Tourists can also take to the skies with a local helicopter company, such as Heliworks or Glacier Southern Lakes Helicopters, who flew for cast and crew during filming.

Other locations for The Hobbit: An Unexpected Journey in the Queenstown region include Mararoa Saddles at Lake Wakatipu described as Wildlands- Prologue where Thorin leads the dwarf refugees onwards.

The dramatic scenes of 'Misty Mountain Paths' where The Company trek below a majestic waterfall then along sub-alpine bluffs towards the Misty Mountains were shot at Earnslaw Burn - a short helicopter flight from Queenstown and said to be a favourite of Peter Jackson.

In this dramatic landscape, where a sheer wall of granite rises 800m from the basin floor, a monumental glacier cascades from the top of the cliff to form ice caves below that melt during summer to create dozens of waterfalls.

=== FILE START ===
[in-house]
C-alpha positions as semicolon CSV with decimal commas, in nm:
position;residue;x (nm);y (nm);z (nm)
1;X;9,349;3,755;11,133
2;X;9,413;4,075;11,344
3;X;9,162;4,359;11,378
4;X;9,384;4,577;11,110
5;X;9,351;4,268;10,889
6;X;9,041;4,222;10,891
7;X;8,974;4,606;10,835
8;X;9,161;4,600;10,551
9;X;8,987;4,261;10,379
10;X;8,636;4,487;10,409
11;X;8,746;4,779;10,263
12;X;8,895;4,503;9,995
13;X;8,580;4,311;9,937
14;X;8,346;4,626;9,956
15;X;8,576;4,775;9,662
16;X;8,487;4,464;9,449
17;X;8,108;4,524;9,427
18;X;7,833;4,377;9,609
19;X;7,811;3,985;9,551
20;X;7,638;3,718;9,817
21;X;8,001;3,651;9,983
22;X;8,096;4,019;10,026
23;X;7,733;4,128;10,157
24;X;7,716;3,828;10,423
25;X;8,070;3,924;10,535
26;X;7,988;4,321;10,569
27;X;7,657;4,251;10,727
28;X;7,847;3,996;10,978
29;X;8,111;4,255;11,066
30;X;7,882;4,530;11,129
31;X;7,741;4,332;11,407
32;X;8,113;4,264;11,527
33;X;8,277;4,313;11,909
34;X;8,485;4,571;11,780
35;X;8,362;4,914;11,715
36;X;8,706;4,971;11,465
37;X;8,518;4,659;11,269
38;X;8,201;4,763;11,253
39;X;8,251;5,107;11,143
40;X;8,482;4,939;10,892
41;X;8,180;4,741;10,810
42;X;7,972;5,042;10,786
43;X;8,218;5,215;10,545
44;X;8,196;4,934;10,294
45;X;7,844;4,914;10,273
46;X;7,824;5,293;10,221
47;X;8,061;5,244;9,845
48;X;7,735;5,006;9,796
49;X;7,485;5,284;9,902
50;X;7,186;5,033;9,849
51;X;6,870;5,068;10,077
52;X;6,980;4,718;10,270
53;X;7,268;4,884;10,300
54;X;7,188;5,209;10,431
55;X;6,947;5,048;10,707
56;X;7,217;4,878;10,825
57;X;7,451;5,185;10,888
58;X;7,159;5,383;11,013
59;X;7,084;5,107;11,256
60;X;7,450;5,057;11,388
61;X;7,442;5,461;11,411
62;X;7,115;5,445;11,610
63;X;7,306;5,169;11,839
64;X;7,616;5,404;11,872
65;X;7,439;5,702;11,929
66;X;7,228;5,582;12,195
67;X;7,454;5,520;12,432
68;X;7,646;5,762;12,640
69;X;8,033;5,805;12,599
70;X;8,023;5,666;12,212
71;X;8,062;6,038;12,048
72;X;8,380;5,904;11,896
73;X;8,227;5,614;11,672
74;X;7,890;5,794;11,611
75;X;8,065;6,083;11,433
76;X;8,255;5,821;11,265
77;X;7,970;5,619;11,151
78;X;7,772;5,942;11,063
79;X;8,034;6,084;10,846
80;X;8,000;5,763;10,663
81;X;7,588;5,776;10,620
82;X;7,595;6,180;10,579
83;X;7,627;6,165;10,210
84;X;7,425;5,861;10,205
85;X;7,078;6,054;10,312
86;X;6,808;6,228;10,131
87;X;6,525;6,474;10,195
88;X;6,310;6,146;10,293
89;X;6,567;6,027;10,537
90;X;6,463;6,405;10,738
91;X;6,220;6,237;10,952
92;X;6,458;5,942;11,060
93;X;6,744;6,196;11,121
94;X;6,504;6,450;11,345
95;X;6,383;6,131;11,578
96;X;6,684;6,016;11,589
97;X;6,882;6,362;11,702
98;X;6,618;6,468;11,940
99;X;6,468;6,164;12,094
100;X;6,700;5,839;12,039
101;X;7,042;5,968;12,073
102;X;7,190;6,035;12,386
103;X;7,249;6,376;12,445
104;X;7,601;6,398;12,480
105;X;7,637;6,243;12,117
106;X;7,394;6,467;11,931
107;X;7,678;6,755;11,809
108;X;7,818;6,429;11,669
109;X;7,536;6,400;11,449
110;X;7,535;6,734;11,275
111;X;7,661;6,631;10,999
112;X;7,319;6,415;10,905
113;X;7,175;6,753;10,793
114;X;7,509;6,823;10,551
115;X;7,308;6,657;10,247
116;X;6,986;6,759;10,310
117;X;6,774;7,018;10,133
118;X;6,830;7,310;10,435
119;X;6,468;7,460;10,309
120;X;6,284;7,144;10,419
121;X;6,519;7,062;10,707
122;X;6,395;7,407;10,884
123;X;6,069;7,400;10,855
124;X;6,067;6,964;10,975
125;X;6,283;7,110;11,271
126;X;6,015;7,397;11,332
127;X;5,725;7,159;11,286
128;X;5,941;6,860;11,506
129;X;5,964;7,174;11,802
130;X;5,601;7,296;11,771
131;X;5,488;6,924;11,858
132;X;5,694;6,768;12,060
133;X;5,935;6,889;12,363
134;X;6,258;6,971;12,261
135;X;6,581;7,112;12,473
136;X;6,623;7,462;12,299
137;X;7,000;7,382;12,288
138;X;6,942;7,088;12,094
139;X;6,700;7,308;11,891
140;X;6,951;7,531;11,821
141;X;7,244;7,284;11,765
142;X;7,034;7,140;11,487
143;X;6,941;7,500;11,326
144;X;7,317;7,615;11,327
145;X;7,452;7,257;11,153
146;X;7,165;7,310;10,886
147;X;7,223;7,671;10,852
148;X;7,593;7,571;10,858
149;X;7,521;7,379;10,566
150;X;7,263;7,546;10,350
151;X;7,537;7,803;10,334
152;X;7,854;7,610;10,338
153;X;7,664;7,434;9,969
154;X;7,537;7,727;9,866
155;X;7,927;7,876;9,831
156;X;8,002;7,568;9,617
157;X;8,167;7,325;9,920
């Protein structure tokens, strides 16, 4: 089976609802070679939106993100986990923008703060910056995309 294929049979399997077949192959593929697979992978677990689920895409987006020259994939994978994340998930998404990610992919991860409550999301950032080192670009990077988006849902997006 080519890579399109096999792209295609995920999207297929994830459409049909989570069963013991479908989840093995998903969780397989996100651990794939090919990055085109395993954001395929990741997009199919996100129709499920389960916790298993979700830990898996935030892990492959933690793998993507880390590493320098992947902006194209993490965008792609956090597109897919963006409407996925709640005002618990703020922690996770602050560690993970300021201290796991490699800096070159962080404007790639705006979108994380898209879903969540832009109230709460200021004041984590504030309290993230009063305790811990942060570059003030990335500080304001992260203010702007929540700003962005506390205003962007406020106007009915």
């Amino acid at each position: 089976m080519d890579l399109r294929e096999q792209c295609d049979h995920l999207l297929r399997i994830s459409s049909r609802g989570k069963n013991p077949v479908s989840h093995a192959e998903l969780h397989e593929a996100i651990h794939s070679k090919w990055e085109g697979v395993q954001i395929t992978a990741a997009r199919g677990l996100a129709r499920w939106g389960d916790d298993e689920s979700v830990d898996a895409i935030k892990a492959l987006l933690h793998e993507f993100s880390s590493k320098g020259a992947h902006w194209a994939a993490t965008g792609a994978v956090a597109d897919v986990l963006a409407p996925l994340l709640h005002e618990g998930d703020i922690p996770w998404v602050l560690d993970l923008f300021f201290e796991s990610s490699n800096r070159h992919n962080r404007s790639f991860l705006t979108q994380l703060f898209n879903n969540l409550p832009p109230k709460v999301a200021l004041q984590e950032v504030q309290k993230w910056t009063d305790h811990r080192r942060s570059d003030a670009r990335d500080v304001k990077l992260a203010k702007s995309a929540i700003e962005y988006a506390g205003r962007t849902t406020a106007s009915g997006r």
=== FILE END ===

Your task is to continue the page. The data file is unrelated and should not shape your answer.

Fiordland - Bird’s eye view

Fiordland National Park is another location used in The Lord of the Rings Trilogy that has been revisited in The Hobbit Trilogy for some epic scenic shots.

'Wild Country' was the description given for the scenes where the eagles soar through the sky, and Carrock Summit was the location where the eagles deliver The Company to the summit.

Visitors can take a helicopter flight into the wilderness region with numerous tour companies such as Real Journeys, which offers a tour option of a landing in Milford or Doubtful Sounds, and a cruise through the fiords for an intimate experience of spectacular waterfalls and wildlife like pods of playful dolphins.

The Queenstown Southern Lakes region is ranked #8 by international travel authority Lonely Planet for its year-round activities and spectacular scenery.

Wanaka - a snowy end